Finally, soft power is being deployed through major sporting events, including the signing of contracts with the Dakar Rally, Formula 1 and football stars.8
Energy transformation and economic diversification
Saudi Arabia's climate policy is known as the Green Initiative. Its goal is to achieve zero greenhouse gas (GHG) emissions by 2060, which requires an energy transformation or transition to decarbonisation.9
Amin Nasser,10 chairman and CEO of the national oil company ARAMCO, has stated that renewable energy in the short term cannot replace hydrocarbons and that research is directed towards the development of carbon capture and storage systems, which would reduce emissions at the point of production.
Vision 2030's modernisation plans have also affected Saudi Arabia's most strategic company: ARAMCO, which is owned by the royal family. On 11 December 2019, the company went public with an initial valuation of two trillion dollars, expecting to sell 3% of its outstanding shares. However, the stock was shunned by major global banks andinvestment funds, which led the company's management to impose the purchase of part of these shares on prominent families in the country.
Saudi Arabia's economy is based on oil and gas, as well as higher-value refined products. Between 2010 and 2015, the country invested heavily in upgrading and building new refineries, as the type of crude oil drilled in the Gulf countries is of high quality and ideal for the production of petrochemicals and plastics.
On the other hand, economic development initiatives in non-oil activities began in the 1970s as a result of the five-year plans launched by King Faisal's government. However, such developments were subsequently eroded by increased military spending since the Gulf War.
One of the five-year plans gave rise to the National Infrastructure Plan and other projects to create industrial zones, which in turn boosted the construction industry, the largest in the Gulf until 2015. Nevertheless, infrastructure and roads are being built through large- scale economic projects – some of them using international tenders – carried out by foreign consortia, companies and labour.
In terms of the labour force, unemployment rates are high, even though the economy has registered growth and there has been some success under the Saudisation policies (Nitaqat Programme), which established a minimum number of national workers in private sector companies.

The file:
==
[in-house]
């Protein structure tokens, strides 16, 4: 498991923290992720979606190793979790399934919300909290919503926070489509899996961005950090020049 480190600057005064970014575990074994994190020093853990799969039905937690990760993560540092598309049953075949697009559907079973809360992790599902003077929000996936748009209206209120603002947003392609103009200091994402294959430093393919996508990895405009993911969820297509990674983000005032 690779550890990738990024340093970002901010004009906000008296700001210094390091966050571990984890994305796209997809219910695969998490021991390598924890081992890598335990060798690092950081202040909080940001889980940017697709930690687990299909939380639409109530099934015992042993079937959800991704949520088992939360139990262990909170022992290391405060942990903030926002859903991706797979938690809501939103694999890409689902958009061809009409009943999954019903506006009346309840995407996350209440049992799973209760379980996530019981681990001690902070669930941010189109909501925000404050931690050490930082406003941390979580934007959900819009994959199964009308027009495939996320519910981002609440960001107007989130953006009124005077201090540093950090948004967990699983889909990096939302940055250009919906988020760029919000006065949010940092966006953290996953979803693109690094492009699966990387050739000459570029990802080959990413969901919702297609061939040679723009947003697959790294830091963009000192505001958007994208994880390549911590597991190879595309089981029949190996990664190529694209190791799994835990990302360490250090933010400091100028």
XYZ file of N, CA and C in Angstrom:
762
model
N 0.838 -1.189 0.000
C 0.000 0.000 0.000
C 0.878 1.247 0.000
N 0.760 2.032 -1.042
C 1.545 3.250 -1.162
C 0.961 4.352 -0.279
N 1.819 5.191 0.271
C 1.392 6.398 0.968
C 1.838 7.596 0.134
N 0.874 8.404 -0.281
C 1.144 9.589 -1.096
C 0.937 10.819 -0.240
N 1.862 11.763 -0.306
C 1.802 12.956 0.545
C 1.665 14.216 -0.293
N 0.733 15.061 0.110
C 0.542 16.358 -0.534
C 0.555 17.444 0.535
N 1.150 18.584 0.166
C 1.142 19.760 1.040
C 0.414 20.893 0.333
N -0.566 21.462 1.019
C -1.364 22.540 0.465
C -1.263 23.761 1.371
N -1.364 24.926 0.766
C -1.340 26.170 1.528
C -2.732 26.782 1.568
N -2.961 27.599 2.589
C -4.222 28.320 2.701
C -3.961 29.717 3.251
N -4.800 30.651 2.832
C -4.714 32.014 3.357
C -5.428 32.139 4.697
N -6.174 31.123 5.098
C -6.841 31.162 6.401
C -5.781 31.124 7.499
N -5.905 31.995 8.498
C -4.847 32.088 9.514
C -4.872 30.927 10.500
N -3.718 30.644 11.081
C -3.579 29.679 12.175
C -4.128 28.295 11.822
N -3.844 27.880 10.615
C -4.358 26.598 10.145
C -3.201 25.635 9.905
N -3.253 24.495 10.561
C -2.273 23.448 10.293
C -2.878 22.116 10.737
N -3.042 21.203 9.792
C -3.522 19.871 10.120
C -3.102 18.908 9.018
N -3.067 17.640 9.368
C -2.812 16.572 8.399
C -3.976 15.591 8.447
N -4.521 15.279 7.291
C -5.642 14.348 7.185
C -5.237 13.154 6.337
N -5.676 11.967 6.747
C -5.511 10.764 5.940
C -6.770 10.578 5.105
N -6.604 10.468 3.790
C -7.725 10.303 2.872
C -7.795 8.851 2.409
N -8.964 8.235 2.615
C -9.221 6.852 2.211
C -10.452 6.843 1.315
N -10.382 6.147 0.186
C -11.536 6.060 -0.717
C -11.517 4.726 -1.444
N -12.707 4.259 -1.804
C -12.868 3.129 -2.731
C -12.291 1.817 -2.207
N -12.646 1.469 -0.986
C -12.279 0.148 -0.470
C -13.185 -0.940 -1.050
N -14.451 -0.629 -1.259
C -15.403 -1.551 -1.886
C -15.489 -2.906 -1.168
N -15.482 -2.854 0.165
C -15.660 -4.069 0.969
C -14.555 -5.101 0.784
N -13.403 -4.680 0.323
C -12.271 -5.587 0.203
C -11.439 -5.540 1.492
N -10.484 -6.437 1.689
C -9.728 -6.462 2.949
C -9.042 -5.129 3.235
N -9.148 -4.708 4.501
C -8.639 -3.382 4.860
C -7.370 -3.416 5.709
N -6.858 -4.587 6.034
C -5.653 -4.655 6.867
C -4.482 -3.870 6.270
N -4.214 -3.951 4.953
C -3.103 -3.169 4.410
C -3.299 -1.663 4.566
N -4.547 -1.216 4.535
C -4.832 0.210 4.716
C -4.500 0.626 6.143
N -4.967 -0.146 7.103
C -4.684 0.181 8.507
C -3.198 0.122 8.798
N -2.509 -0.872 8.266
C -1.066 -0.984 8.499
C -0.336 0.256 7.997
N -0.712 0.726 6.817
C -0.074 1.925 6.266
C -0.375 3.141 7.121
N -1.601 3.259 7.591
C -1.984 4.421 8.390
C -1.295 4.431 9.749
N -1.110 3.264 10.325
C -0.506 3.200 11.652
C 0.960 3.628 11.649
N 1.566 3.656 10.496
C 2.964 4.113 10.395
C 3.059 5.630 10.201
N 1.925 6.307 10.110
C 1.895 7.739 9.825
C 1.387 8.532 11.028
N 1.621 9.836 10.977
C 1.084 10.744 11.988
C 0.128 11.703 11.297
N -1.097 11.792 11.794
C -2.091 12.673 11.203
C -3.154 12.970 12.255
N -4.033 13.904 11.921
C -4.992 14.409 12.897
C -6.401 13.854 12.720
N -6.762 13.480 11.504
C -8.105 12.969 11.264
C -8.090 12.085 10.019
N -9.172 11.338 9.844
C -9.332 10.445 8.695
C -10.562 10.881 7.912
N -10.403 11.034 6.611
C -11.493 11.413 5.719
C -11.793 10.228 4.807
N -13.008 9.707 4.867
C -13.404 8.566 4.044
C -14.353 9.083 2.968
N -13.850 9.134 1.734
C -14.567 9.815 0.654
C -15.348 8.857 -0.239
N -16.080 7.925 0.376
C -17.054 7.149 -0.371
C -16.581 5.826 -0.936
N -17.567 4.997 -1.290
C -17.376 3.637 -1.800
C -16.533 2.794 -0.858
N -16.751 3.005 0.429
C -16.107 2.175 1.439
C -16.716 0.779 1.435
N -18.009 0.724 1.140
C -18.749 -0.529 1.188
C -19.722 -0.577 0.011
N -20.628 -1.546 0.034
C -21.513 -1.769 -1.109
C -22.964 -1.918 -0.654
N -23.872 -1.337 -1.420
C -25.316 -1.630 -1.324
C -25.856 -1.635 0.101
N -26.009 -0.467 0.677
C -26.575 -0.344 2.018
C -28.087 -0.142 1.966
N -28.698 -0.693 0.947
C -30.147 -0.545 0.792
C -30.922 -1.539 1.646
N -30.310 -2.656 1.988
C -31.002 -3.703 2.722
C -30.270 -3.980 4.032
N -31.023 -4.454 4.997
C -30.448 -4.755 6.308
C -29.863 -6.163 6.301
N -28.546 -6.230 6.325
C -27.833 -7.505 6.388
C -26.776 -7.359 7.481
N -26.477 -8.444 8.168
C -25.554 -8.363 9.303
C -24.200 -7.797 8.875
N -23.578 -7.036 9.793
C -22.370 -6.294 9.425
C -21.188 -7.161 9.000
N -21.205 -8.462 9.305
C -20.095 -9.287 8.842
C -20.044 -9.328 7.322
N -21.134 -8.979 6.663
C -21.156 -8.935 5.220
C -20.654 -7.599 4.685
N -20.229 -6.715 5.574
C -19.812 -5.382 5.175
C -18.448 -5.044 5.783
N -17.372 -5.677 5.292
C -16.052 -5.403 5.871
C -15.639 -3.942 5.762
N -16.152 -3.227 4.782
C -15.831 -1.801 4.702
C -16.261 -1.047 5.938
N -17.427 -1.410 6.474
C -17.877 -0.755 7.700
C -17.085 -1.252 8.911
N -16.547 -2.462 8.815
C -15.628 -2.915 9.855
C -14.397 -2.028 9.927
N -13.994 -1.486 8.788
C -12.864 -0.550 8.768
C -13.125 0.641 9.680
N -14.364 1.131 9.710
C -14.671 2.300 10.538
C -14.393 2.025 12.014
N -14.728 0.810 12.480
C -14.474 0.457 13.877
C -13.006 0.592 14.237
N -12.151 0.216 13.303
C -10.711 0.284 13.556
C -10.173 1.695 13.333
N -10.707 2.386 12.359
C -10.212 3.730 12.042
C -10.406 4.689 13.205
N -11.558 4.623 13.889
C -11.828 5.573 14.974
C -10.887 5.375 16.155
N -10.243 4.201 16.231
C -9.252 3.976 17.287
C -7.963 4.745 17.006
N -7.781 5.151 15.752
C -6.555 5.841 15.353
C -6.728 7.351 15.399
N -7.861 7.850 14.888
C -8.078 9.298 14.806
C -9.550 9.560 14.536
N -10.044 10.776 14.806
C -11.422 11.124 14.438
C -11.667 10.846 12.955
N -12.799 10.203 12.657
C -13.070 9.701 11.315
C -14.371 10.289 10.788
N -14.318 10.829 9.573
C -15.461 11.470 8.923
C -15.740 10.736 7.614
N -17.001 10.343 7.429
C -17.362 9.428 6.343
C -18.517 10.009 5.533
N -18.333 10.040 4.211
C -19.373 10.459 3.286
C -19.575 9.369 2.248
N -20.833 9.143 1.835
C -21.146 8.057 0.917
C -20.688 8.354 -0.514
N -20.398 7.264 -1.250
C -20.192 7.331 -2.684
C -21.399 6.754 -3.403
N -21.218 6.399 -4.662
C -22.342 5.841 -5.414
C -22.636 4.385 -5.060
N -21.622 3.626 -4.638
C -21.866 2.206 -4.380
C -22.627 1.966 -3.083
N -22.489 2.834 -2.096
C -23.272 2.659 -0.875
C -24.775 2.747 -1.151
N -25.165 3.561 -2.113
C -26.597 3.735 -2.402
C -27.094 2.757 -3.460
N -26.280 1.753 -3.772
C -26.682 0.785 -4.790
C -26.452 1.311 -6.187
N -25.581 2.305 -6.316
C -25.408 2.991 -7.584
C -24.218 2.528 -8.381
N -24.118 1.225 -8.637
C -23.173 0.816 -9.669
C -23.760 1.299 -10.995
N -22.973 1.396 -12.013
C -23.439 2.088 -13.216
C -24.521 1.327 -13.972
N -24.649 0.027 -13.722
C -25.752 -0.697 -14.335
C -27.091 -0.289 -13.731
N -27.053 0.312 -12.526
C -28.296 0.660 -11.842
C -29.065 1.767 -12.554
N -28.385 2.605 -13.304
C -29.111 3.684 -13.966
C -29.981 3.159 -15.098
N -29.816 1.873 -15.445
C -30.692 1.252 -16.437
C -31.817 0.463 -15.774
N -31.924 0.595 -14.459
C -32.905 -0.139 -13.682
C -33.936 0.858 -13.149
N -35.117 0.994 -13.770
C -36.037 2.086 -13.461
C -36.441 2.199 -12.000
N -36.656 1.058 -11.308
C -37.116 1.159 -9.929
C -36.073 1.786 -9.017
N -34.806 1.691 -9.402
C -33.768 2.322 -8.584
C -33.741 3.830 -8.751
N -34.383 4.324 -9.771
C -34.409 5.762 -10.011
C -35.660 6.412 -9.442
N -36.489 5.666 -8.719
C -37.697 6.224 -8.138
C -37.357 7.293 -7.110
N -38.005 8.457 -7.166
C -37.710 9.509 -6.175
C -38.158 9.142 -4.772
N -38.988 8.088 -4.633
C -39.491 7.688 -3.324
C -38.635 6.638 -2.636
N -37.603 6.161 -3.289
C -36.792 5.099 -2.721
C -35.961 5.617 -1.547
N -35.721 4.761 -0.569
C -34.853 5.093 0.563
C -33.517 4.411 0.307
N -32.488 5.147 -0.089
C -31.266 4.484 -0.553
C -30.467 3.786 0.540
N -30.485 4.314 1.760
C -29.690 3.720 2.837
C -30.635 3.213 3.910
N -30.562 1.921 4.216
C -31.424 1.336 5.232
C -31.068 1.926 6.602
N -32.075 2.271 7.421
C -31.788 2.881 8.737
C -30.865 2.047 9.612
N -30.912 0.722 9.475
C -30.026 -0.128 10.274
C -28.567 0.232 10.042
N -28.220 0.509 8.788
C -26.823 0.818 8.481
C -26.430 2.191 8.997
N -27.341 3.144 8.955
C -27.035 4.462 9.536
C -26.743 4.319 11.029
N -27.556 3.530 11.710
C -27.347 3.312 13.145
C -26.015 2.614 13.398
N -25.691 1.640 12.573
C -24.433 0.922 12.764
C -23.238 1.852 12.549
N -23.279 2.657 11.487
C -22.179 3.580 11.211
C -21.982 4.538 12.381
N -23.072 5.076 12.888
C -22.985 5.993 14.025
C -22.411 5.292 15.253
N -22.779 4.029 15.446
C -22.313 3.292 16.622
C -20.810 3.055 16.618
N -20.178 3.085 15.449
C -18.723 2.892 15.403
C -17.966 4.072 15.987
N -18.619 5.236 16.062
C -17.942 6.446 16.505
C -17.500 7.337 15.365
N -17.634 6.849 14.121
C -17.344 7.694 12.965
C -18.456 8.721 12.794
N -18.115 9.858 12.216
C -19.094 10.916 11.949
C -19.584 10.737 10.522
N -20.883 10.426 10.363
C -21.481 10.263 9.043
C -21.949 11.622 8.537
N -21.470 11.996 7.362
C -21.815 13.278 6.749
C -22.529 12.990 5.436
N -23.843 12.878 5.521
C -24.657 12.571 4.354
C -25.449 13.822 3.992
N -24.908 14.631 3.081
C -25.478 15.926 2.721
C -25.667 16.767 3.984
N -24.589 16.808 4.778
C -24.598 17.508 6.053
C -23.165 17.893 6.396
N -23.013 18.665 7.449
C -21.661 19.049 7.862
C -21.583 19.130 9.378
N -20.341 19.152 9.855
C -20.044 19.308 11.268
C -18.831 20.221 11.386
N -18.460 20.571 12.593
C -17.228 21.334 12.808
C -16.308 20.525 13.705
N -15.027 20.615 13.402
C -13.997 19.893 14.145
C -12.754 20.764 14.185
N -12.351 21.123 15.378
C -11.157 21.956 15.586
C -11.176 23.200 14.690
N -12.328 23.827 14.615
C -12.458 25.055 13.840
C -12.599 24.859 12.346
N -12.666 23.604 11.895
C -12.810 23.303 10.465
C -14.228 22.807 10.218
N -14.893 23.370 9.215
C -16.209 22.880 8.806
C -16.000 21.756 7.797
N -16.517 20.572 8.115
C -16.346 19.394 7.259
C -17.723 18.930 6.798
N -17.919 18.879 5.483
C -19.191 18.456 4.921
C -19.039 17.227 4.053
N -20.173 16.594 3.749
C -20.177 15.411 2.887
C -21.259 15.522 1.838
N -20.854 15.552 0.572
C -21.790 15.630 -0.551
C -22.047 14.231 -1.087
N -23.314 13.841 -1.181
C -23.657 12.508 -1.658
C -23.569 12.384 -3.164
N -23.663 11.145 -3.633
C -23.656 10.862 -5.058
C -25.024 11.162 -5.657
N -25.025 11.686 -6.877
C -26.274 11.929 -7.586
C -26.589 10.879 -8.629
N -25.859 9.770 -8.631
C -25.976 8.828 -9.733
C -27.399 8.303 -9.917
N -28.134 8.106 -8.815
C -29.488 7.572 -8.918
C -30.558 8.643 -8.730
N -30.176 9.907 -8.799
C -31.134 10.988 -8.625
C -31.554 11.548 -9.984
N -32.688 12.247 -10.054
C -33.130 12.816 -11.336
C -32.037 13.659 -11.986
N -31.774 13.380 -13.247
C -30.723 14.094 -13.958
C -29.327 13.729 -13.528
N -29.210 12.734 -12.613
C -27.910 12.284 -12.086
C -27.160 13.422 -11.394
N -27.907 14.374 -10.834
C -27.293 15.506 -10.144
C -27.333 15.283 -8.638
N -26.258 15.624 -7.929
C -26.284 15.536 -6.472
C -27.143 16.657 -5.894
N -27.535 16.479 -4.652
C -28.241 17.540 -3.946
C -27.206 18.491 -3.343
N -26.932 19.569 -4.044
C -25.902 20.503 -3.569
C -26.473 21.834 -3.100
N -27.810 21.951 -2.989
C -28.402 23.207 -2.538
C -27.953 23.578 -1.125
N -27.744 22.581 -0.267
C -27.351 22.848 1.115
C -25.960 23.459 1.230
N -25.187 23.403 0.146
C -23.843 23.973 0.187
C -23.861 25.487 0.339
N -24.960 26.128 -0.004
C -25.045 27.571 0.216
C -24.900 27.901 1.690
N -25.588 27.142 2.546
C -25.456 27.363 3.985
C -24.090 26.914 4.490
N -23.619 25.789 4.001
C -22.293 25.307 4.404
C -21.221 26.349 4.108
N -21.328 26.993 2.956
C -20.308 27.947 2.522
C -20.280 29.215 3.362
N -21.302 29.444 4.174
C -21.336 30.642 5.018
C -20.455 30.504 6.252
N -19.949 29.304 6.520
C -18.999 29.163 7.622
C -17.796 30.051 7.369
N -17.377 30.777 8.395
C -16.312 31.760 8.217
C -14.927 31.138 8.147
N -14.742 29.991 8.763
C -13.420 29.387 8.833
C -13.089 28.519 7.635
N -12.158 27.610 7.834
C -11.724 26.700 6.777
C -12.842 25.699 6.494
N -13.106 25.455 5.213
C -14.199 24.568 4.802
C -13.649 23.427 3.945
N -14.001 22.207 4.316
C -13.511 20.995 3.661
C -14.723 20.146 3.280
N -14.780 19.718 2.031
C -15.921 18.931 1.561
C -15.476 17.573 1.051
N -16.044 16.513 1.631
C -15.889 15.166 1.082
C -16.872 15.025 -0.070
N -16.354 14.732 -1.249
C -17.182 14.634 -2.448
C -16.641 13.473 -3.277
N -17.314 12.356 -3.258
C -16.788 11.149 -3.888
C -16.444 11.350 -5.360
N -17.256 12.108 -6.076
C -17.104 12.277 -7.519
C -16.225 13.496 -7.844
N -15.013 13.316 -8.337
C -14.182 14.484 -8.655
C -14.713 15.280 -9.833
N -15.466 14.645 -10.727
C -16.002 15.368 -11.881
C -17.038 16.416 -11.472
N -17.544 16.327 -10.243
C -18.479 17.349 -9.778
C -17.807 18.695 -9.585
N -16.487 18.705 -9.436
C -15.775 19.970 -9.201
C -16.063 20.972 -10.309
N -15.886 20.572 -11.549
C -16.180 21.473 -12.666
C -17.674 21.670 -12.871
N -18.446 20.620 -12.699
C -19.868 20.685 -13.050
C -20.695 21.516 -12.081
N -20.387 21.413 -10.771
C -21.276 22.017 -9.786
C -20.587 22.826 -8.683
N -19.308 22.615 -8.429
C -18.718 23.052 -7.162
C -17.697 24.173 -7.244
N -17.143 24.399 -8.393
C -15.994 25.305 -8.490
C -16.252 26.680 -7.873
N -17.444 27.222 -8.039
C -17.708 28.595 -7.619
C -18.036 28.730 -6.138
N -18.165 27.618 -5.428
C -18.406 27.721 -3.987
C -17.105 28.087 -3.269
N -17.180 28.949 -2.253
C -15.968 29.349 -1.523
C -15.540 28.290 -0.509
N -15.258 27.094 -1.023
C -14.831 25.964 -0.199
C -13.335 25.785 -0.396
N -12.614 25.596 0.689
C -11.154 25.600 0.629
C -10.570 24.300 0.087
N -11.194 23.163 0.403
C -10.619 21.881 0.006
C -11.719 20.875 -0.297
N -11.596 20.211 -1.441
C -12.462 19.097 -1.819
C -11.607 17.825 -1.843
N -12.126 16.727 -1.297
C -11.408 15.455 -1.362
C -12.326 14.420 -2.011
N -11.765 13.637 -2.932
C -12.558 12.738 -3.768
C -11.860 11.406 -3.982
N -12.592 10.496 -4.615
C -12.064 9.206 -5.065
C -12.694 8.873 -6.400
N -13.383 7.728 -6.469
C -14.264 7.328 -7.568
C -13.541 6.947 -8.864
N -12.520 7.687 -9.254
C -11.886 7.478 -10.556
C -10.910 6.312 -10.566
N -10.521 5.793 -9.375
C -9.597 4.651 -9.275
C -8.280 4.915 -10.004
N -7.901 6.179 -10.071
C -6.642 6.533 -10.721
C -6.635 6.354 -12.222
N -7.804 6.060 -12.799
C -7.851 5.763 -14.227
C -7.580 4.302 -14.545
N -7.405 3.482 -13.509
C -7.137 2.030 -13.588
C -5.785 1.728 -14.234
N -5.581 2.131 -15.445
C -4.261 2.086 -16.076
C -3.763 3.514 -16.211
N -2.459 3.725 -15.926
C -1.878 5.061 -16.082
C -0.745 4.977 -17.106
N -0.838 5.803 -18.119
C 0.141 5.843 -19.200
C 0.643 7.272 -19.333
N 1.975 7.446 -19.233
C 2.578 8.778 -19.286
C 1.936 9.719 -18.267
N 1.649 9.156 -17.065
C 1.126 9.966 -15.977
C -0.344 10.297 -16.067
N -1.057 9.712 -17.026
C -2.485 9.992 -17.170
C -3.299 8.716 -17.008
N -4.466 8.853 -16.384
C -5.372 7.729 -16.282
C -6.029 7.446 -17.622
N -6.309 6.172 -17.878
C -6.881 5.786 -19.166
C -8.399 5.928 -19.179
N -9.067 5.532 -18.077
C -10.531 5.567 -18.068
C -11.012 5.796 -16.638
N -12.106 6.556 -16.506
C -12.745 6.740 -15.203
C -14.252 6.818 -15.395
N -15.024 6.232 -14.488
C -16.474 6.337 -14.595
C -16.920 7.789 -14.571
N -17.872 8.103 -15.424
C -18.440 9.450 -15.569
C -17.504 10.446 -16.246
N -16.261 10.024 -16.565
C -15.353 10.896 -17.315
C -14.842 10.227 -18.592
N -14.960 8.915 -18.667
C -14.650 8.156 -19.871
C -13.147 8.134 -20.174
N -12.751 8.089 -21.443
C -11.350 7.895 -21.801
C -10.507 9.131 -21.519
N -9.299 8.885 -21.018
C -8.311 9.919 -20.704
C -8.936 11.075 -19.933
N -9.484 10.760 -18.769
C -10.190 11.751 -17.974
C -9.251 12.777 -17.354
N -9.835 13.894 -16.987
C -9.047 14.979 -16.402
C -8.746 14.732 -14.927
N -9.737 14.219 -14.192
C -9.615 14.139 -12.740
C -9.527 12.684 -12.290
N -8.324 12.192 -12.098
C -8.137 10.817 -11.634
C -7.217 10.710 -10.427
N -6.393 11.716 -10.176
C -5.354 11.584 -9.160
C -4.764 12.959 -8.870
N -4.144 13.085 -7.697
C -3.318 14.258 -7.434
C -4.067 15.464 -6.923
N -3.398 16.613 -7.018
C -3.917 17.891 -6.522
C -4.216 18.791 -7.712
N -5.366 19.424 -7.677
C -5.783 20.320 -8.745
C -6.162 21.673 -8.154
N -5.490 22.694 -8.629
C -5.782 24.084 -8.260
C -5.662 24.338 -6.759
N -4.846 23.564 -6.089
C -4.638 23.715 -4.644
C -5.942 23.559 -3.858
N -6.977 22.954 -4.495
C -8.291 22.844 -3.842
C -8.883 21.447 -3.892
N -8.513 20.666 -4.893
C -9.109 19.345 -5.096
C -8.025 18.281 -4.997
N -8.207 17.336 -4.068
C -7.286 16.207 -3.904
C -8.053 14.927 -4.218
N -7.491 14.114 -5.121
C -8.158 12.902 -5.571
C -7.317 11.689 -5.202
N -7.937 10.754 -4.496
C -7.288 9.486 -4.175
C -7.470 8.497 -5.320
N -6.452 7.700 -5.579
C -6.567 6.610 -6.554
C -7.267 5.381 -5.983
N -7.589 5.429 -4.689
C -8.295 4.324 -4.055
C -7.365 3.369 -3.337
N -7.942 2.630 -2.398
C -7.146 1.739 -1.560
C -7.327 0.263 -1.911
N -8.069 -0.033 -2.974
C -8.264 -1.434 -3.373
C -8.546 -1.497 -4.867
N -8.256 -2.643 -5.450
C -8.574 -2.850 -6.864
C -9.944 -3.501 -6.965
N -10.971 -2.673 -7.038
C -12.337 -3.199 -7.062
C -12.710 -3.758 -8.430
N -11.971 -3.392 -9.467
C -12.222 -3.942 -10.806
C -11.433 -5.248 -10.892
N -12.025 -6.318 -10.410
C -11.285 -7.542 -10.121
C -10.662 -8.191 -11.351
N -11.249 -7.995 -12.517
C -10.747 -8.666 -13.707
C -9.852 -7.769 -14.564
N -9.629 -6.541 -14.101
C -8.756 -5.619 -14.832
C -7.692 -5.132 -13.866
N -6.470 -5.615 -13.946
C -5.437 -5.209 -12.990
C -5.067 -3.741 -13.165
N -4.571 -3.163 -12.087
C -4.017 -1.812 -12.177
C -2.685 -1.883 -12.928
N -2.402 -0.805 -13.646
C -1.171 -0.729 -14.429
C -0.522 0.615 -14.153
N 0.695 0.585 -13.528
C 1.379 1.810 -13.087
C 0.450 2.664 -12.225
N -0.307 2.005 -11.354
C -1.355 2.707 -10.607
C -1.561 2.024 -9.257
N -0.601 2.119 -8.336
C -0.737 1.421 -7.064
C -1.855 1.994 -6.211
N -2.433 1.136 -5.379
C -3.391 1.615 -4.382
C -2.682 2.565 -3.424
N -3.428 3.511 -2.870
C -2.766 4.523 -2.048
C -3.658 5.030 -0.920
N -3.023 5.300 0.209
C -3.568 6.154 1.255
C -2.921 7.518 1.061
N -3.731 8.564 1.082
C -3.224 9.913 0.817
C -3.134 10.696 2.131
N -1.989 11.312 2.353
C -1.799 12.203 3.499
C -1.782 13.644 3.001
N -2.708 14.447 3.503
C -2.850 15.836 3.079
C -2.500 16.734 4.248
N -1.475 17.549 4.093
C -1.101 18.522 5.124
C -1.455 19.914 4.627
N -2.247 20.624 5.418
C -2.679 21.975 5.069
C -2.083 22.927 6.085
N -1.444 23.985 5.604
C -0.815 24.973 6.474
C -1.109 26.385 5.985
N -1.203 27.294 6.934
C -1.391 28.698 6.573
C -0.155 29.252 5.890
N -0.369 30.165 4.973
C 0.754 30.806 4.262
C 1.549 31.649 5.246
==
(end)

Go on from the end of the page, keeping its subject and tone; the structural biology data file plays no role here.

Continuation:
In fact, more than half of the workforce is employed in the public sector, accounting for 45% of the state budget.11 In order to reduce this ratio, the aim is for the workforce to be indigenous – especially in senior positions in sectors considered key for Saudis – and for the development of the tertiary and industrial sectors with a view to generating private sector jobs for Saudis to fill.
Revenue from tourism has been growing to date as a result of the concentration on two secure segments, religious and business tourism. At the same time, other destinations, such as the ruins of Diriyah, a World Heritage Site, are being promoted.
Urban development has focused on two cities, both in the north-west: The Line and NEOM, which will be powered by renewable energy, have natural spaces and use artificial intelligence. In particular, NEOM will have an airport, a seaport, an industrial and technological centre (Oxagon) and a natural area for mountain tourism (Trojena). The latter has been selected as the venue for the 2029 Asian Winter Games. For water supply, agreements were signed in June 2022 with the Japanese company Itochu and the French company Veolia, which will build a desalination plant powered by green hydrogen.
To boost the industrial sector, Bandar Alkhorayef, Minister of Industry and Mineral Resources, announced the construction of three iron and steel plants for the use and processing of iron. Elsewhere, agreements were signed with Lucid Group, an international manufacturer of luxury electric cars, and with the US multinational aeronautics company Boeing for the purpose of onshoring manufacturing.
Finally, trade activity keeps its high capacity with sixteen commercial ports, and the Transport and Logistics Strategy is expected to make the country a major hub of economic activity.
Opening up society